elastomers, paints, and various metals. They are clean-burning
compared to other hydrocarbons and have a very high heat release per
unit weight. Both of these advantages are due to the high hydrogen-to-
carbon ratio. Cycloparaffins have a lower hydrogen-to-carbon ratio
which lowers their heat release per unit weight, but increases their
density or volumetric energy. Cycloparaffins are also clean-burning
and stable and have a lower freezing point compared to paraffins of
equal carbon number.
Aromatics are fully unsaturated ring structures which may also
incorporate saturated structures. Because of the very low hydrogen-to-
carbon ratio, they have a much greater volumetric energy but a lower
heat release per unit weight than the paraffins. The aromatics are
reactive and tend to cause swelling of rubber seals. They produce
large amounts of smoke while burning, and a high-luminosity flame.
This particular aspect is important when considering secret
reconnaissance missions of the Armed Forces. Because of these factors
the maximum concentration of aromatics permitted in jet fuels is 20-25%
Virgin fuels generally contain no more than 10-20% aromatics.
Olefins are the most reactive hydrocarbon types and are capable of
reacting with many materials. They react with air to form varnishes or
rubber-like materials. They can dimerize or polymerize forming high
molecular weight contaminants. Because of their high reactivity,
olefins are generally not found in natural or virgin crudes. They may,
however, be formed in the refinery cracking processes. Specifications

14
limit the content of olefins to less than 5 percent in order to reduce
varnish and gum formation.
Other non-hydrocarbon types which may be found in aviation fuels
include heteroatomic species such as sulfur-, oxygen-, and nitrogen-
containing compounds. These include mercaptans, sulfides, thiophenes,
and free sulfur as example sulfur types; alcohols and naphthenic acids
as example oxygen types; and aza and amino polynuclear aromatics as
example nitrogen types. Combinations of these contaminants tend to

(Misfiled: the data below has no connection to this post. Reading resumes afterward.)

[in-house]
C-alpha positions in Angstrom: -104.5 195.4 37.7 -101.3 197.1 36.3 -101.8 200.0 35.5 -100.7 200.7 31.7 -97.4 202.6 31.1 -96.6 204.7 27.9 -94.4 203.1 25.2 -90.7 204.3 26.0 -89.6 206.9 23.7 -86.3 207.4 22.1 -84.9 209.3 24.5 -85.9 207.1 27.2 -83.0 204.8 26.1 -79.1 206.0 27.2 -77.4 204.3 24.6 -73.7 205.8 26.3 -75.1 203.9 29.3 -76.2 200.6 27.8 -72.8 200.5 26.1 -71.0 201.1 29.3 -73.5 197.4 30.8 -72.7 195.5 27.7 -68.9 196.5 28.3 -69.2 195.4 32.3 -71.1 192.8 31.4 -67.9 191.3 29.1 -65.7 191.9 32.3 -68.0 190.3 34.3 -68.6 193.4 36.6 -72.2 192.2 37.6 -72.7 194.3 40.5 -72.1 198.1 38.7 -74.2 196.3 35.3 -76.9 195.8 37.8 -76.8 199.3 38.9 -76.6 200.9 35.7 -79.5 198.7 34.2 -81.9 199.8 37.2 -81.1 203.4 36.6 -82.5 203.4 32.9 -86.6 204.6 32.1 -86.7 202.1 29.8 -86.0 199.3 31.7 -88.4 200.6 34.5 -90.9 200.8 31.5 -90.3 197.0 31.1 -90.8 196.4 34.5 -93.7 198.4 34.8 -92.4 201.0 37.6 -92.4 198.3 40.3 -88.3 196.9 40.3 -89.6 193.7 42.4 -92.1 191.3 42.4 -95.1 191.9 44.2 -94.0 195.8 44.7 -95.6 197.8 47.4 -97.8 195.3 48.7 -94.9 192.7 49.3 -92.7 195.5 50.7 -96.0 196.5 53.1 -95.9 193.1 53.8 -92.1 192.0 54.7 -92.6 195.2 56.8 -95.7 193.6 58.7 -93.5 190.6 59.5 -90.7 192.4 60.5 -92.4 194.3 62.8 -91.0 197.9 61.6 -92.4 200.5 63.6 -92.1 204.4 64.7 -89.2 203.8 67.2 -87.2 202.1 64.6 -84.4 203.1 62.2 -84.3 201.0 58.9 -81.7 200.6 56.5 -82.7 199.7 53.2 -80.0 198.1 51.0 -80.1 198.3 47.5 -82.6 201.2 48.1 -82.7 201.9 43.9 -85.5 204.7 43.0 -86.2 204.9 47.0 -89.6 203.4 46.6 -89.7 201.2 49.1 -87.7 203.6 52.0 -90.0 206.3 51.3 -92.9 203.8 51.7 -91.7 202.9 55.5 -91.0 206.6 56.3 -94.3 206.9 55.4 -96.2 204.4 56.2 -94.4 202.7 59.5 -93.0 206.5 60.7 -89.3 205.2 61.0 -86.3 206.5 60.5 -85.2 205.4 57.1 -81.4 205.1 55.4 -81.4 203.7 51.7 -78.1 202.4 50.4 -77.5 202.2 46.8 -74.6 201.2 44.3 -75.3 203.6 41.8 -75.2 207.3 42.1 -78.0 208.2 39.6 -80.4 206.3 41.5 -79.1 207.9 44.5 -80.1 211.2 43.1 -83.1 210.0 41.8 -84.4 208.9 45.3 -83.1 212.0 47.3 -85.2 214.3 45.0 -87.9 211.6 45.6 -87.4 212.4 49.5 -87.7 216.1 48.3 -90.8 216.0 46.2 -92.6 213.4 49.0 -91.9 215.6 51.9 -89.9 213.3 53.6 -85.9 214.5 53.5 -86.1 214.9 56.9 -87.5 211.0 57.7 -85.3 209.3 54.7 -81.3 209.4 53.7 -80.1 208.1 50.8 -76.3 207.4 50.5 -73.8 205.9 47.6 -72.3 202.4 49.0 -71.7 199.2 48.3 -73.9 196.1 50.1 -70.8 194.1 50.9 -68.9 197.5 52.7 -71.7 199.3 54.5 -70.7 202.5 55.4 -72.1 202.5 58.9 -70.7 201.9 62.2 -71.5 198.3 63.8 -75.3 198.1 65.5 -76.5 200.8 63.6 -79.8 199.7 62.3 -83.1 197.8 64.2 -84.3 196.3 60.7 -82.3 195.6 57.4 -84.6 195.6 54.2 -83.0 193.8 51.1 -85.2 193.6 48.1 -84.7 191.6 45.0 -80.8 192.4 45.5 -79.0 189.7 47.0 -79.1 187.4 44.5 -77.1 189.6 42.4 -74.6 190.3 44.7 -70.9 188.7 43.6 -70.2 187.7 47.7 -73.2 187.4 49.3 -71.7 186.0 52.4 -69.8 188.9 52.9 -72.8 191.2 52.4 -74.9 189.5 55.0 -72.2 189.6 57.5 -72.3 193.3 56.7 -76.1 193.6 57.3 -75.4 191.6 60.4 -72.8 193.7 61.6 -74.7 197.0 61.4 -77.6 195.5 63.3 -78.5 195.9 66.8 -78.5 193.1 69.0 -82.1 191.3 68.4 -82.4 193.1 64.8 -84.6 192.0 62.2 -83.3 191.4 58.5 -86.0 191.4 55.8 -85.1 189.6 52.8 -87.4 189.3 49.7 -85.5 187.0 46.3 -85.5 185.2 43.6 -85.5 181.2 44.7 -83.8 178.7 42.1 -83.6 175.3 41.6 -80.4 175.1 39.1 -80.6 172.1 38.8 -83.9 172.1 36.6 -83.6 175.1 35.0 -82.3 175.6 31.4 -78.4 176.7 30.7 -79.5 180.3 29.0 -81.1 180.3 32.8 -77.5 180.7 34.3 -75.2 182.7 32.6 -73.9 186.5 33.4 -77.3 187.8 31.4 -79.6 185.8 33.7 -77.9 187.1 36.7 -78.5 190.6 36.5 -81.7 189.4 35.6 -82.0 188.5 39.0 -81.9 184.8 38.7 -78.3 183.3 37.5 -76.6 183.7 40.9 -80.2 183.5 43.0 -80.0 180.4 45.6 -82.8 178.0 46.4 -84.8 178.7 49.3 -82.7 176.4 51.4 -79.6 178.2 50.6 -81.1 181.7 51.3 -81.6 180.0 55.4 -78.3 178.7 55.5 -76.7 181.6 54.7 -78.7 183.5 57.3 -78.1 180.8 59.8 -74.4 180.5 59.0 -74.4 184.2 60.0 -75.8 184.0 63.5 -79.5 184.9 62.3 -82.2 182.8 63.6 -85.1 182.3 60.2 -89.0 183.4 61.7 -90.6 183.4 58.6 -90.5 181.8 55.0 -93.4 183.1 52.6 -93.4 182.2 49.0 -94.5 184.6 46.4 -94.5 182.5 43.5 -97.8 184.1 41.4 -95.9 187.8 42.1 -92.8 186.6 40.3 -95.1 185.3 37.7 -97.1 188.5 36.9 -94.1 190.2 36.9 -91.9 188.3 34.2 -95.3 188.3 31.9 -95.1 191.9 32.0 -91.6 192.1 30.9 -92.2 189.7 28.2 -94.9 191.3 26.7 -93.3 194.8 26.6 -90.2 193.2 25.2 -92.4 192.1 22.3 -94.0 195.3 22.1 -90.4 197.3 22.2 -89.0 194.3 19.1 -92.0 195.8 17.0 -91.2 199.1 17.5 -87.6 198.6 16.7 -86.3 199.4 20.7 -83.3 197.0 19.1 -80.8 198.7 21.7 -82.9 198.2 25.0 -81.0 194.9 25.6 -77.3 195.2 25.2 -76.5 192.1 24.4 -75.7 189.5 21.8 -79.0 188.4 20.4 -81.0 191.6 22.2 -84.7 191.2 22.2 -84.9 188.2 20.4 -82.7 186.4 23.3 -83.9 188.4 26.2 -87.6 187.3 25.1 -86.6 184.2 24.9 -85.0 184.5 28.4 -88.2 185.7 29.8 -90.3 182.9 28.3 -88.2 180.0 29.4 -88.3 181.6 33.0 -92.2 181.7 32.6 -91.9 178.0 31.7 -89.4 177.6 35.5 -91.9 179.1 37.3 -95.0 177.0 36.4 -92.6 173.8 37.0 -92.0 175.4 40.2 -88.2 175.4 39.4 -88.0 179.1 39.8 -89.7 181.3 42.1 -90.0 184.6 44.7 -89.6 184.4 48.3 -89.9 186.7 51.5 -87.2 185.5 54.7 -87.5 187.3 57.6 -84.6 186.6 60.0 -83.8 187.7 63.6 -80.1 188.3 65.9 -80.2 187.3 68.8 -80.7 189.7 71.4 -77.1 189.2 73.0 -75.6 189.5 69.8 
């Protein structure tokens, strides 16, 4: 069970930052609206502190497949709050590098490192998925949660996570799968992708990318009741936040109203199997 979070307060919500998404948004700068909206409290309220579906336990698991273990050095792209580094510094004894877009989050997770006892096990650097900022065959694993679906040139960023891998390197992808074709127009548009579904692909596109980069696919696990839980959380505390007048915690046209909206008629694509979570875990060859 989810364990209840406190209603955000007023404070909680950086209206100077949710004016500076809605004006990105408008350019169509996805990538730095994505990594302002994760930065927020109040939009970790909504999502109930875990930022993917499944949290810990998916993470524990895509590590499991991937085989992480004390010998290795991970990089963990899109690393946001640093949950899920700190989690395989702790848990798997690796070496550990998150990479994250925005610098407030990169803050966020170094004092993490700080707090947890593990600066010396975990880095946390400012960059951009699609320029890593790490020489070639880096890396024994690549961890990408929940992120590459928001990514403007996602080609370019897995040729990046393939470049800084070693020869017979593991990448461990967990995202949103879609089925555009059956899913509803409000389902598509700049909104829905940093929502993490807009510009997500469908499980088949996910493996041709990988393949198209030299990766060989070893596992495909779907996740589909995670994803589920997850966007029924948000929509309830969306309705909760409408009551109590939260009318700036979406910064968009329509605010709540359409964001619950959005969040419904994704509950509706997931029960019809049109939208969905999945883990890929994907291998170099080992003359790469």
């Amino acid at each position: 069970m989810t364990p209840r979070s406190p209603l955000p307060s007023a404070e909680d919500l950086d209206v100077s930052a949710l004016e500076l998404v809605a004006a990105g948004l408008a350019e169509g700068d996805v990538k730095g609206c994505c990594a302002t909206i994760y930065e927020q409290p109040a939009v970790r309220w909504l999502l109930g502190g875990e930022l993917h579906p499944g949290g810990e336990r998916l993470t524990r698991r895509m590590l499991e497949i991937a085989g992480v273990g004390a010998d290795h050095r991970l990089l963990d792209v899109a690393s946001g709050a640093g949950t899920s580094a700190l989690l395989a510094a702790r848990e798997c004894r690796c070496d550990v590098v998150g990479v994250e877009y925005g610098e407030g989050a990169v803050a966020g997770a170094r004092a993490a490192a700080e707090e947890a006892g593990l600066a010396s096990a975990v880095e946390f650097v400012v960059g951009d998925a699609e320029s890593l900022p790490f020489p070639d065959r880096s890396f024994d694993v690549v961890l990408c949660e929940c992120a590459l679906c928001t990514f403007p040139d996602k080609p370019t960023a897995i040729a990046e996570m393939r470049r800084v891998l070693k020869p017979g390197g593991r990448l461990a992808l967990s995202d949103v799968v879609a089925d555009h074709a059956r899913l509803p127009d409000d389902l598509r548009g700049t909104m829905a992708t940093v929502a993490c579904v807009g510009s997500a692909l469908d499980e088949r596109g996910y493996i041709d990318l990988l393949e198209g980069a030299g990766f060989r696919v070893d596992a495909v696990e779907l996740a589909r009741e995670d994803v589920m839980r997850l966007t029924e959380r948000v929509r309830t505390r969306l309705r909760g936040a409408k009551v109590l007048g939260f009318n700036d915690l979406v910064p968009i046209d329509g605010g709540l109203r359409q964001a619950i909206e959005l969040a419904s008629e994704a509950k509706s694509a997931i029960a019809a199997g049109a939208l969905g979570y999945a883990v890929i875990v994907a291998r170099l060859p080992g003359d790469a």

form high molecular weight gums and deposits when exposed to air during
storage. This creates many problems such as filter clogging, sticking
of valves, and plugging of orifices. Additives present which help to
eliminate some of these problems include antioxidants, metal
deactivators, fuel icing inhibitors, and corrosion inhibitors.
Instrumental Methods of Analysis
Sample Introduction
The utilization of GC/MS techniques can provide more up-to-date
methods of sample introduction into the mass spectrometer. This is a
direct advantage over the traditional ASTM methods, in which a heated
glass inlet or microburette is employed, and the sample is introduced
by effusion through a small orifice. A small fraction of the total
sample is analyzed with the microburette technique, in order to
minimize component discrimination which increases as the effusion of
the sample into the mass spectrometer proceeds. The method is time-
consuming and requires the maintenance of many instrumental parameters.
The GC/MS technique will vaporize the entire sample and analyze the

15
entire volume which has been loaded onto the column. Because of the
possibility of component discrimination during sample loading onto the
GC column, component discrimination must be evaluated as a function of
injection port temperature and injection techniques.
Short Column GC/MS and Simulated Distillation
An important concept of this HTA method is that chromatographic
resolution of the jet fuel components is not a matter of pursuit.
Trehy, Yost, and Dorsey (43) have discussed some of the important
instrumental considerations of normal GC/MS using short capillary
columns. In the GC/MS/HTA application of short capillary columns, the
GC is mainly used as a convenient device for sample introduction into
the mass spectrometer. The short columns, along with providing short
analysis times, provide the ability to observe the distribution profile
of the eluting jet fuel as function of column temperature. This
concept is similar to that of simulated distillation (44,45) which has
been utilized by the petroleum industry for many years to provide a
breakdown of the boiling point distribution of the hydrocarbon mixture.
The area percent of the eluting fuel is determined at various points
along the profile or chromatogram. Each area percent corresponds to a
specific retention time or boiling point. These boiling points are
determined by a parallel eluting sample of n-paraffin homologous series
in which the boiling points are known. A non-polar column must be
employed to assure the correlation of retention to boiling point. The
temperature corresponding to the 50 percent area point corresponds to
the average boiling point of the fuel. This is a useful physical
parameter, although the extraction of an average carbon number from the

16
results is not accurate. Application of GC/MS, however, can provide
not only average boiling points but also average carbon number. This